Cairo a model for young Dragons
Reds 4 Cubs 3 (With a little luck)
Todd Jones, Columbus Dispatch
CINCINNATI — Baseball’s arduous season begs for patience, but high expectations surrounding the Reds tempt everyone to paint the team with immediate broad strokes.
Frustration has greeted the Reds, and understandably so in this Twitter-mad culture, for they are 12-12 in a year in which many forecast them to win the National League Central.
Should announcers say no-hitter is in progress?
"Why are you keeping that a secret from your audience?" Steiner said. "In the 21st century we have this thing called the Internet. People in Swaziland know a no-hitter is going on. If you have those baseball superstitions from 40 years ago, OK, but do you not have some obligation to inform the audience?"
No good reason is good enough for IU-UK to end
Mark Story, Lexington Herald Leader
It was a bad day for Kentucky and its basketball rivalries with other traditional titans. Barnhart indicated UK's series with North Carolina also is close to ending.
"I'd say right now that's probably closer to being true than not," he said.
End of IU-UK shows need for significant scheduling reform
It's no secret that the sport is being perceived more and more as a six-week product, that college and then pro football rule the roost into early February and then casual fans maybe start paying attention to conference races. The importance of those conference races are, for most intents and purposes, diminished by this nation's obsession with knockout tournaments and brackets. Championship week, bubble talk and then the NCAAs define our sport. Nothing else matters much at all to outsiders. The best regular-season matchups have ratings dwarfed by mediocre college football games.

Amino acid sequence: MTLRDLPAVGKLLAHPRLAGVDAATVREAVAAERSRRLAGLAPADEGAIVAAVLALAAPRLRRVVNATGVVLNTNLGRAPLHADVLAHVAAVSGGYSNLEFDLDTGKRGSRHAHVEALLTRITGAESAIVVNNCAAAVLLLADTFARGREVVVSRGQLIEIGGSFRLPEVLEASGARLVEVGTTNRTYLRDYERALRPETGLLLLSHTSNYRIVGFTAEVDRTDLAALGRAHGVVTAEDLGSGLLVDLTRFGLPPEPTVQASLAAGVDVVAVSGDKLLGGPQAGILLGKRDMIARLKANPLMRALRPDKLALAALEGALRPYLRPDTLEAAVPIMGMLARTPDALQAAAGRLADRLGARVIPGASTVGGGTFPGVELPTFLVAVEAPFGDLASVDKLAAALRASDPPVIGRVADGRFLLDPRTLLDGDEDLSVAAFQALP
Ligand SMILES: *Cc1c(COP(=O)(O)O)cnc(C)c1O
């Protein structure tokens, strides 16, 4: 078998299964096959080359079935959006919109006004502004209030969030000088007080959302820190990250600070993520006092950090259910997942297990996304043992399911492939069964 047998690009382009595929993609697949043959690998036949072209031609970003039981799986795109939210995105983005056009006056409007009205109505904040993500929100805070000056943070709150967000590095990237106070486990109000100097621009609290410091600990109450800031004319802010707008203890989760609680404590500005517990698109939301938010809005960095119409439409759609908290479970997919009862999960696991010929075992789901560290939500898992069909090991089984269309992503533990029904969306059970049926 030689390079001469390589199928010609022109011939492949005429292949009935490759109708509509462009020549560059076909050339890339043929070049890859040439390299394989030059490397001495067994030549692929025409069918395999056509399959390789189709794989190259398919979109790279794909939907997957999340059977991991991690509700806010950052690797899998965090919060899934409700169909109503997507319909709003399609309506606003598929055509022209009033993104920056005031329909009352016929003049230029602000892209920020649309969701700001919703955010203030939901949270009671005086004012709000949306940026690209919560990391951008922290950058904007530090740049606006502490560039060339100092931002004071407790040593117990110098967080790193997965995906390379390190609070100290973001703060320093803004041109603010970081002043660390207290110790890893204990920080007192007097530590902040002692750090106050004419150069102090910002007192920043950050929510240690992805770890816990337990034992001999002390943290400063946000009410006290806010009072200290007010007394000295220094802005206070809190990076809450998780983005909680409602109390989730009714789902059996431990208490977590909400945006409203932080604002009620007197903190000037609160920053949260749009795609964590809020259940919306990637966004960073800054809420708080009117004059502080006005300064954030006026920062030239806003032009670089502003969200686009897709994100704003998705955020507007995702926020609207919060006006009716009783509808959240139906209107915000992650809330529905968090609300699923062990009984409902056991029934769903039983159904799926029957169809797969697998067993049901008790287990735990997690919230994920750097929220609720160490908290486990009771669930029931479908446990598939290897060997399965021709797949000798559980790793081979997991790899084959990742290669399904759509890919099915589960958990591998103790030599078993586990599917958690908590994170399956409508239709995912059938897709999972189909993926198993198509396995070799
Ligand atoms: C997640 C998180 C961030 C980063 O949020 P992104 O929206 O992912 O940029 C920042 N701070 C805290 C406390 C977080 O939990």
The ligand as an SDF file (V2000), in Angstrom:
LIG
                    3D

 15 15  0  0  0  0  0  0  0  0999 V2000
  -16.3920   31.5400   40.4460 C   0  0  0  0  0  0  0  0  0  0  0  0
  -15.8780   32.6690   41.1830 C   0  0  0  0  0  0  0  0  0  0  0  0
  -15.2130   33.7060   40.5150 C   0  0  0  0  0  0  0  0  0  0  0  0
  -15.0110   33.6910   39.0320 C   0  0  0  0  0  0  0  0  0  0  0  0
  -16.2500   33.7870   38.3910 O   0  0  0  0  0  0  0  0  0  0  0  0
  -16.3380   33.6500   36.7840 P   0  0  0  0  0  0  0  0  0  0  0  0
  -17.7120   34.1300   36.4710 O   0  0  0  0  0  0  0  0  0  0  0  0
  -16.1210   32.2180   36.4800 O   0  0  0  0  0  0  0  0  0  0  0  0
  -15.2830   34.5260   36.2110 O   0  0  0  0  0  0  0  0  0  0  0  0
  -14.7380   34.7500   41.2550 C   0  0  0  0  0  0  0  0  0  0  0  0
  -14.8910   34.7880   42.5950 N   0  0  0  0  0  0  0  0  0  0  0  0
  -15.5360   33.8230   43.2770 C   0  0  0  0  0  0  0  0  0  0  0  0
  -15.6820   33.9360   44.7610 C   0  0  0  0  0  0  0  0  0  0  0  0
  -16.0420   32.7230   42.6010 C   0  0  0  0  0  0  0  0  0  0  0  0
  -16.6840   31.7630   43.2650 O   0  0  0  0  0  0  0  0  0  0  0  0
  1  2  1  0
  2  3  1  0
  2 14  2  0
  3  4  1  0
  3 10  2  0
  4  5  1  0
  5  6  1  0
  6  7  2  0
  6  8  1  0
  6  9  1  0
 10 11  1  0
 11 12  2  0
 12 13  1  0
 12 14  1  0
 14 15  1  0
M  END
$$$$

Crawford: You can charge this unforced turnover mostly to Calipari
Off The Beaten Path
Do you run? What do you listen to when you run? What fires you up?
In honor of the Flying Pig Marathon this weekend I have the perfect Off The Beaten Path topic for today:
The 20 best running songs of all-time
This song didn't make their list....it's #1 on mine...fantastic song...fantastic movie:(Language warning once movie dialogue begins at 2-min mark)
If it's closing time for Rivera, it's one sad ending
But in the shocking immediacy of this injury there is mostly just sadness. Look, no one wants to see any athlete injured, as much as this is a reality of the livelihood. And perhaps you can make the case Rivera had avoided the reality better than almost anyone. On April 29 he reached nine years since he was last on the DL. His durability in a job that generally eats its young has contributed to his relentless aura.
Yet I feel sadness. Because when you go the ballpark you would like to see greatness and — if at all possible — nobility, and no one has combined those two qualities like Rivera. I would dare say I have never heard an opponent speak badly of Rivera. Heck, I don’t think I have ever heard an opponent speak in anything but deference about Rivera. Teammates and foes alike sound like they are talking about an apparition as much as a player.
NFL veterans have reason to be worried
St Louis Post Dispatch
America's most popular sport and most violent game has a big problem on its hands. When a 43-year-old former superstar spends 20 years in the league head-banging his way toward a certain Hall of Fame career, then barely lasts one year in retirement before he ends his life senselessly, and it happens a week after Easterling killed himself and within 15 months of Duerson's suicide, it's impossible not to wonder if there's a connection.
From Dan Cronin